Digital payments were not only accepted by the tech-savvy middle-class from big cities. It also changed the lives of rural residents and small business owners. In 2019, more than 20 percent of Chinese mobile payment users were from counties and townships. Also, about 92 percent of mobile internet users who lived in small-sized towns and villages said they used mobile payments more often compared to cash and credit cards. Mobile wallets now play an essential roles in various scenarios in Chinese life, from giving New Year red envelopes to splitting bills in restaurants.
In China, private and small-sized businesses benefited a lot from the proliferation of digital payments. In 2019, Alipay's parent company Ant Financial announced 28 million small and medium-sized enterprises as their active customers. In the same year, around 50 million offline independent merchants were covered by WeChat Pay, accounting for nearly 80 percent of the total individual businesses in China.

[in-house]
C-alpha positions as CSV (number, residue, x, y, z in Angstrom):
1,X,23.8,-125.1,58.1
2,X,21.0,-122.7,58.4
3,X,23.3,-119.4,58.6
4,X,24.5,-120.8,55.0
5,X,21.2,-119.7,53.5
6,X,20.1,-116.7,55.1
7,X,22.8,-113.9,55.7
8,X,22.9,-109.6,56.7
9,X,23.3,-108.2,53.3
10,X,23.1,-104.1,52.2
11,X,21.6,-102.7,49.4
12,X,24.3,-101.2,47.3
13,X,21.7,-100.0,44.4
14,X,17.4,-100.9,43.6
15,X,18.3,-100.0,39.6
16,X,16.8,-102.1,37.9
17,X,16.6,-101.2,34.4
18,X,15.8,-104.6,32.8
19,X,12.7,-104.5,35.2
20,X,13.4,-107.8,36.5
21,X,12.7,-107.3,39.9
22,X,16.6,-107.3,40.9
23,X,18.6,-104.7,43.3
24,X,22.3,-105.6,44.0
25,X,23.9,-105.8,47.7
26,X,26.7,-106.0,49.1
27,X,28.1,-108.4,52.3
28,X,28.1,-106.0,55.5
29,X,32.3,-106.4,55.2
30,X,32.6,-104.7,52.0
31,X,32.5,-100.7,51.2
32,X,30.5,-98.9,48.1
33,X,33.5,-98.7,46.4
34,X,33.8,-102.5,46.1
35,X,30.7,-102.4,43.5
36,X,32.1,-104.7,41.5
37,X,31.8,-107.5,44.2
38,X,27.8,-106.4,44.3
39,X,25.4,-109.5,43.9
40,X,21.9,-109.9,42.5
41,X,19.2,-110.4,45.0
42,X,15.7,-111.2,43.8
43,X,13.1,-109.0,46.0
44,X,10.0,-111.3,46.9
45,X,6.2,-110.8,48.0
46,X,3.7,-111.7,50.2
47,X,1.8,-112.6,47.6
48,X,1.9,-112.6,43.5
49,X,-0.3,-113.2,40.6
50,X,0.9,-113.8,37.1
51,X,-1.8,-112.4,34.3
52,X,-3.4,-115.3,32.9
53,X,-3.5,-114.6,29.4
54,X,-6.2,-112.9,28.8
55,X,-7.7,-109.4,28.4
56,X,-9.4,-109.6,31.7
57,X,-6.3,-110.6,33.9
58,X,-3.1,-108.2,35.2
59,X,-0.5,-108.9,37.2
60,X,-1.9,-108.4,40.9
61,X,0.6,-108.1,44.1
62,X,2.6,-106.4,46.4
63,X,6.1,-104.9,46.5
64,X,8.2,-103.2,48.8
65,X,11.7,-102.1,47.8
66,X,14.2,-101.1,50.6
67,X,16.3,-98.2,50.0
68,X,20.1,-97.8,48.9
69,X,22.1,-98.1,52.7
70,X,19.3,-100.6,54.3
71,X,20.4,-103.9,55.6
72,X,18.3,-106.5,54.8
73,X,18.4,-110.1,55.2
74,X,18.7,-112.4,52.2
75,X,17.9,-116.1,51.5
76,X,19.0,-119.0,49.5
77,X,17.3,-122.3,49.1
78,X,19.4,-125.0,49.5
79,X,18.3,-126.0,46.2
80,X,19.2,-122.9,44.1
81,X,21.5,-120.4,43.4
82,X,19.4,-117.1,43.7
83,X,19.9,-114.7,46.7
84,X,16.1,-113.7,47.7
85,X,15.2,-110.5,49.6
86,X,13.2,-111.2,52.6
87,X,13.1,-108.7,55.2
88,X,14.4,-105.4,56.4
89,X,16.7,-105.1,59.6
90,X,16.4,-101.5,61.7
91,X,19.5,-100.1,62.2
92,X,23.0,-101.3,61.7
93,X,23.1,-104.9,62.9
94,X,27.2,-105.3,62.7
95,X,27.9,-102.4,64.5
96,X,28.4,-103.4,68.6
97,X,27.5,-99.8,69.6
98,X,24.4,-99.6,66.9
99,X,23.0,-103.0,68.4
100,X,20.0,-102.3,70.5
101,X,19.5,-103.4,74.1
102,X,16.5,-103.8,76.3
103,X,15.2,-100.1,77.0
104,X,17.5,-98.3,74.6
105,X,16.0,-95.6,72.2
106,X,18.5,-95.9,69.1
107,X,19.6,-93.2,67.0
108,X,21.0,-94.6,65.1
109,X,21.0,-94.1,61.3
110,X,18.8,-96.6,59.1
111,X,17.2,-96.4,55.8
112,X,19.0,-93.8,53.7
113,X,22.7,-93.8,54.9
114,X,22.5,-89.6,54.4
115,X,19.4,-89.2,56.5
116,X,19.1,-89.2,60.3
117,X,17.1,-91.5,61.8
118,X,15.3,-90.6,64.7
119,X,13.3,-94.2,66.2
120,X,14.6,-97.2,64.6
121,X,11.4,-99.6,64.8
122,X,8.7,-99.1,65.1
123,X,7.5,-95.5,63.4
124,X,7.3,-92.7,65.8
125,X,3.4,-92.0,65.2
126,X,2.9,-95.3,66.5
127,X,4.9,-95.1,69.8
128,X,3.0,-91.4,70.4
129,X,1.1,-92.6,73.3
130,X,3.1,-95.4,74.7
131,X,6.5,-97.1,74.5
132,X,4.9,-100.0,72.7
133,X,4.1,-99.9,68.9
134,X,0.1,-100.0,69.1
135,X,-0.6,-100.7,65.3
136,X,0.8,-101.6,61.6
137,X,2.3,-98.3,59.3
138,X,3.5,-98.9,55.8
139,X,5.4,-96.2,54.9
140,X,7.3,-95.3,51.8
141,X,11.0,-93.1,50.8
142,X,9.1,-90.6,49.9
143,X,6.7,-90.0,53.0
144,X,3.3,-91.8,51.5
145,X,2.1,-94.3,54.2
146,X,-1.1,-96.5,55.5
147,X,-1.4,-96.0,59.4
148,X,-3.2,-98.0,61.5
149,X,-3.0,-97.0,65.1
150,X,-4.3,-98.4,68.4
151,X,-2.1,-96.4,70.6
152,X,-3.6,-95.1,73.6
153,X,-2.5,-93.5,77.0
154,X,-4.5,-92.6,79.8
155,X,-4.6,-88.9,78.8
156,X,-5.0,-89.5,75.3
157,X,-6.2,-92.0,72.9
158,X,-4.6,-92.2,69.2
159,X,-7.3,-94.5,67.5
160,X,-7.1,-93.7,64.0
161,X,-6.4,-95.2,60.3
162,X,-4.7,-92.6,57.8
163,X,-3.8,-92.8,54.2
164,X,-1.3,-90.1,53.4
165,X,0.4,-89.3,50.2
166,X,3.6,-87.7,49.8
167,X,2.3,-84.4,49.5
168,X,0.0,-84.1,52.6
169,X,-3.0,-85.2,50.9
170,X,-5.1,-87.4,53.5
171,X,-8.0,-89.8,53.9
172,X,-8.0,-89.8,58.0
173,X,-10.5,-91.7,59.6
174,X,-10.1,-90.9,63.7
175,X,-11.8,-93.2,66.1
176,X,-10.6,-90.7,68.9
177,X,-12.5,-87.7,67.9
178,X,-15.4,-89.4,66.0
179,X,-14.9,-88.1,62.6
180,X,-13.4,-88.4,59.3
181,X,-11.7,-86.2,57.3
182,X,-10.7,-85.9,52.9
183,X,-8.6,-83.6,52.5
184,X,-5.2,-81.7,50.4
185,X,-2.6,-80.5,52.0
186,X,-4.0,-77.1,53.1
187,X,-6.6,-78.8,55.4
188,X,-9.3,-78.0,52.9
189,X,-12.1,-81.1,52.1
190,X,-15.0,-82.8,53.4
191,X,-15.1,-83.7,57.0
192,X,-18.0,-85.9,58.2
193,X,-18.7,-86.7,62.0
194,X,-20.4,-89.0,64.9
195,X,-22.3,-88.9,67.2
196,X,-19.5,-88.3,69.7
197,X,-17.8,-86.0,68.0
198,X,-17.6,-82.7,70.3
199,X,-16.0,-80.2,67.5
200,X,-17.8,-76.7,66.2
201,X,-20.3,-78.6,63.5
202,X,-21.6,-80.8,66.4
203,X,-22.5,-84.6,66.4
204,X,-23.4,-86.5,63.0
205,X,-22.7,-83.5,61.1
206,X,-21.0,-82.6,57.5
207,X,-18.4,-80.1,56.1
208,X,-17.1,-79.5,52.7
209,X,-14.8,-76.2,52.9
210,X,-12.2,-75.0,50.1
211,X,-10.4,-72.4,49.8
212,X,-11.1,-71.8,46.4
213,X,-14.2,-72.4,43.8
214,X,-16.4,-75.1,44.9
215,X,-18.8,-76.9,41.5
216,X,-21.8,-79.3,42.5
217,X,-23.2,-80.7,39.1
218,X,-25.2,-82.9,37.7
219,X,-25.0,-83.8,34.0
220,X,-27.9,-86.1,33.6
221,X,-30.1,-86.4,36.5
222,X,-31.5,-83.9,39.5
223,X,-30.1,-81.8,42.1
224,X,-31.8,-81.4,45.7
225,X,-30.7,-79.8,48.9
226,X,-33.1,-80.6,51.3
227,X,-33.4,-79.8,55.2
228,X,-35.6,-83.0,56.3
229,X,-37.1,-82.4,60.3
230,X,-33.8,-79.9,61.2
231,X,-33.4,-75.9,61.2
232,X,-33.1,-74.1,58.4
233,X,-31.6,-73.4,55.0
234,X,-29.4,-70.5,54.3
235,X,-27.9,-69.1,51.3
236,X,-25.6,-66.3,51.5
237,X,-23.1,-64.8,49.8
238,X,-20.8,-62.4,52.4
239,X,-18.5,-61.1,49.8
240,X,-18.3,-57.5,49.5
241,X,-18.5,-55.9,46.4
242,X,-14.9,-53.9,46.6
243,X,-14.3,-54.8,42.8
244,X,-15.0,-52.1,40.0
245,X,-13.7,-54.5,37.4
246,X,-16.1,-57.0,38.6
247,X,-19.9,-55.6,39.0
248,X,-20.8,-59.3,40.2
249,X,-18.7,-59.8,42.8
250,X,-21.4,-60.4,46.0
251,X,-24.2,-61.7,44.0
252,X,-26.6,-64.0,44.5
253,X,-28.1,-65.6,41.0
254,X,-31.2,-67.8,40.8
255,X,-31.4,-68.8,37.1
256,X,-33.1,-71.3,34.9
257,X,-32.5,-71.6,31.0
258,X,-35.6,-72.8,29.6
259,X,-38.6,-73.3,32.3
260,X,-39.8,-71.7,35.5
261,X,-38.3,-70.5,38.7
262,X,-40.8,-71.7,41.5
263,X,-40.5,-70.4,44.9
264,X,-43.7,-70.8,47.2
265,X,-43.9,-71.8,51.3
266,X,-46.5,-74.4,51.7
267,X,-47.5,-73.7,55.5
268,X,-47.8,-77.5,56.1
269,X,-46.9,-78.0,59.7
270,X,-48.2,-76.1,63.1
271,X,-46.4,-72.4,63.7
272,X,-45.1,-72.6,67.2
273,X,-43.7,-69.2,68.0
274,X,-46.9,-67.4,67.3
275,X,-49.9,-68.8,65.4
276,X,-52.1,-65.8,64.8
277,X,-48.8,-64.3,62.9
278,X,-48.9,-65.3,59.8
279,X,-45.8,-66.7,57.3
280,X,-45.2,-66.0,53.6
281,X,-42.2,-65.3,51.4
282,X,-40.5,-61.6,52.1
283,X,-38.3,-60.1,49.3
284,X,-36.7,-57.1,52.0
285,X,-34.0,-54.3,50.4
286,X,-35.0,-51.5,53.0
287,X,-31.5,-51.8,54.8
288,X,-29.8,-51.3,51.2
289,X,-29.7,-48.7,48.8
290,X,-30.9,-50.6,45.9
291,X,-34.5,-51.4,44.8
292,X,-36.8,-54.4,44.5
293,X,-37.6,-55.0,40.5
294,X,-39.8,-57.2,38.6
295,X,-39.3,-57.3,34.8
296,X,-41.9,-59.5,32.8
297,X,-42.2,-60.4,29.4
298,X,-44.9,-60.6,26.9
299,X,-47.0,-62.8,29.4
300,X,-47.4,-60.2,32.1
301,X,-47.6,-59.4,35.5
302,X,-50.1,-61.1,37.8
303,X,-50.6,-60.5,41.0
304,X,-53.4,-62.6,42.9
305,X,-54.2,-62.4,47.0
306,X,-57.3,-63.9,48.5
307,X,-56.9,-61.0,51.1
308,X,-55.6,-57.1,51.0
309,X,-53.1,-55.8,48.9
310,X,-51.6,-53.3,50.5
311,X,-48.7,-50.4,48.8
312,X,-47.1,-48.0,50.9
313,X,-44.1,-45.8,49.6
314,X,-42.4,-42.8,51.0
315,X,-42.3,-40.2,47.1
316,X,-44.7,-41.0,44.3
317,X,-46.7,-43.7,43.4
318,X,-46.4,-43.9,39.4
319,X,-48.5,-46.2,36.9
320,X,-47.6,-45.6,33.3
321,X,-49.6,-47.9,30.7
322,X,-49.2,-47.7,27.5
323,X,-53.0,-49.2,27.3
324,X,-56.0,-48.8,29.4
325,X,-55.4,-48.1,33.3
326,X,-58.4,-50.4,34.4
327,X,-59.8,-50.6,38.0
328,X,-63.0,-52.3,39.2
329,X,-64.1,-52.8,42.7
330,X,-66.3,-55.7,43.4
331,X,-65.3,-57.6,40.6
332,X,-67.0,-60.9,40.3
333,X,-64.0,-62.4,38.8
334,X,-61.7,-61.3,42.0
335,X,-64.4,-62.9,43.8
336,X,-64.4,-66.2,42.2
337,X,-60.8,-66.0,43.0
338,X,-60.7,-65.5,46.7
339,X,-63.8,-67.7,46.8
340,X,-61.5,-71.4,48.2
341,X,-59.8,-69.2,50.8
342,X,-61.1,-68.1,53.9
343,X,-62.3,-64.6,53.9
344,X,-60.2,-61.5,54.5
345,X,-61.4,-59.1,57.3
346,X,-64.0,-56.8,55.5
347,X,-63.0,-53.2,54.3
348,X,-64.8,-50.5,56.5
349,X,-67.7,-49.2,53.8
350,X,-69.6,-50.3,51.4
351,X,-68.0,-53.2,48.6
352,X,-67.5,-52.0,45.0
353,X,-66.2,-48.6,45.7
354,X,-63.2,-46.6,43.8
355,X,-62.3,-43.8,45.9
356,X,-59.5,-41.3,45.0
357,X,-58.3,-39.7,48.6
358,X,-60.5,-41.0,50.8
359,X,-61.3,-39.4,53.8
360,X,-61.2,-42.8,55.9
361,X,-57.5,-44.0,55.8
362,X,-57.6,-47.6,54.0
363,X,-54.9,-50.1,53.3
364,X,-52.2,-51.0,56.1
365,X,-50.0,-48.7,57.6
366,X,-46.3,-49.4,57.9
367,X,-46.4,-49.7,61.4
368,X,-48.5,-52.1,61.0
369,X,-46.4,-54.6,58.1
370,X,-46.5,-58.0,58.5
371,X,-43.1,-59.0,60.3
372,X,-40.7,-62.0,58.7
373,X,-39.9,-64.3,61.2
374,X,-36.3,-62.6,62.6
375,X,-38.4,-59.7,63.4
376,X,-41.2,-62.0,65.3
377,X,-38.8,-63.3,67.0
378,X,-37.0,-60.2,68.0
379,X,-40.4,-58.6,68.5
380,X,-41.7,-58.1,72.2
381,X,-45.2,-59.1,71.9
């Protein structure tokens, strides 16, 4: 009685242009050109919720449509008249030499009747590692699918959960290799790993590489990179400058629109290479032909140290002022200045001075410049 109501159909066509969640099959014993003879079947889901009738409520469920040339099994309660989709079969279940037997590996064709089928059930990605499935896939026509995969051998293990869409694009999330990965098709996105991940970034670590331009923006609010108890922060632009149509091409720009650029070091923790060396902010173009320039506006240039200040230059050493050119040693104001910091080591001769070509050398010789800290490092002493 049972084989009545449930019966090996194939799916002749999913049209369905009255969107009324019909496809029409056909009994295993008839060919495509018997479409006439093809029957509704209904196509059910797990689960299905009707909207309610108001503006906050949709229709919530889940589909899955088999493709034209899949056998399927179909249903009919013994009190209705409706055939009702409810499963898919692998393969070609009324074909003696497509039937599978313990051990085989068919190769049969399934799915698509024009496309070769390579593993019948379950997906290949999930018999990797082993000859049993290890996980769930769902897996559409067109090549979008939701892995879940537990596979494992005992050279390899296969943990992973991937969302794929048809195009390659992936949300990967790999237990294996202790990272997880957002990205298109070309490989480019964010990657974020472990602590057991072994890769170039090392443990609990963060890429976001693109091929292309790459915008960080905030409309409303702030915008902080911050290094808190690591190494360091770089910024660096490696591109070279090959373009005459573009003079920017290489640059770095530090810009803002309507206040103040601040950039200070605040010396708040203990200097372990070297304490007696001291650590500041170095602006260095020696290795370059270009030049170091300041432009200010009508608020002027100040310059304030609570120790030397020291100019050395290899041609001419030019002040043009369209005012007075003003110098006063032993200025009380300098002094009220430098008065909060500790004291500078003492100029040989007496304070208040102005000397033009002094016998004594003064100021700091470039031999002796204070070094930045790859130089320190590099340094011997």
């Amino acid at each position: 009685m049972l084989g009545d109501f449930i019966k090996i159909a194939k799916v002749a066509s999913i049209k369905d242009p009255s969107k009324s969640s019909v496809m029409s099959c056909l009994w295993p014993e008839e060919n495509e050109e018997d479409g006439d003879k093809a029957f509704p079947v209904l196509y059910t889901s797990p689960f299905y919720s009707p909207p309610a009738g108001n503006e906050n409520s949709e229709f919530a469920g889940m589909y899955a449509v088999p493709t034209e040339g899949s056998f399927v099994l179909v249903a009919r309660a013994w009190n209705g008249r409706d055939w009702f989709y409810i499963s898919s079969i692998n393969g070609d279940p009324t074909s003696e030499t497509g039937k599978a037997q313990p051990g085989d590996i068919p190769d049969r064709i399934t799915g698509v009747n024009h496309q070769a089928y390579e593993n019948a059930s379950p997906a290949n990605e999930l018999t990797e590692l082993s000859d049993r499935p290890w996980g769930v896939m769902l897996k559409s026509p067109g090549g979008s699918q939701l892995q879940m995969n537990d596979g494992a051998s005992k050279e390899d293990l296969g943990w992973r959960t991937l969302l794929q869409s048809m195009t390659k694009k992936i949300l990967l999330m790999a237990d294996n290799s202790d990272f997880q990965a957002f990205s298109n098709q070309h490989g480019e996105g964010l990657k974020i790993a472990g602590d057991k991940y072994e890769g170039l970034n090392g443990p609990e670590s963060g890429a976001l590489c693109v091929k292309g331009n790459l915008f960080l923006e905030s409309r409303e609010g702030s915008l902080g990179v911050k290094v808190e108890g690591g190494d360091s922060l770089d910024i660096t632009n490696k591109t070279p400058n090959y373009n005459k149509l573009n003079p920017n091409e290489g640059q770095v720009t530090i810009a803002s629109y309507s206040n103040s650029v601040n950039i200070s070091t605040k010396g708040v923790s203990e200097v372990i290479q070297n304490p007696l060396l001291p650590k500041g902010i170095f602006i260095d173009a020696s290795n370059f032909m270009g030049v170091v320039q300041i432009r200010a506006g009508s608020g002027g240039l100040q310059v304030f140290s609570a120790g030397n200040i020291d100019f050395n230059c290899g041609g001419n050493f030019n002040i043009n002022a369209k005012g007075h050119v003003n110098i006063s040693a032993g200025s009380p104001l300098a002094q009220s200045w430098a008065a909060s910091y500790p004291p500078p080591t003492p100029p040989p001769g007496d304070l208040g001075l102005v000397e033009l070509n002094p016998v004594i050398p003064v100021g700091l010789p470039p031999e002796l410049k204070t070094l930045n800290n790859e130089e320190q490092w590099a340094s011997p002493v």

It is not a novelty for Chinese to pay with Alipay or WeChat Pay in a foreign country anymore. Fulfilling the demand created by the Chinese overseas traveler tourism market, Alipay was accepted by offline merchants in 56 markets across the globe in 2019. Respectively, 60 percent and 35.2 percent of Chinese tourists traveling abroad used Alipay and WeChat Pay.
In the domestic market, Chinese mobile payment companies have also lowered their barriers to overseas users. From November 2019, foreign tourists can use Alipay and WeChat Pay in China with credit cards issued from their countries.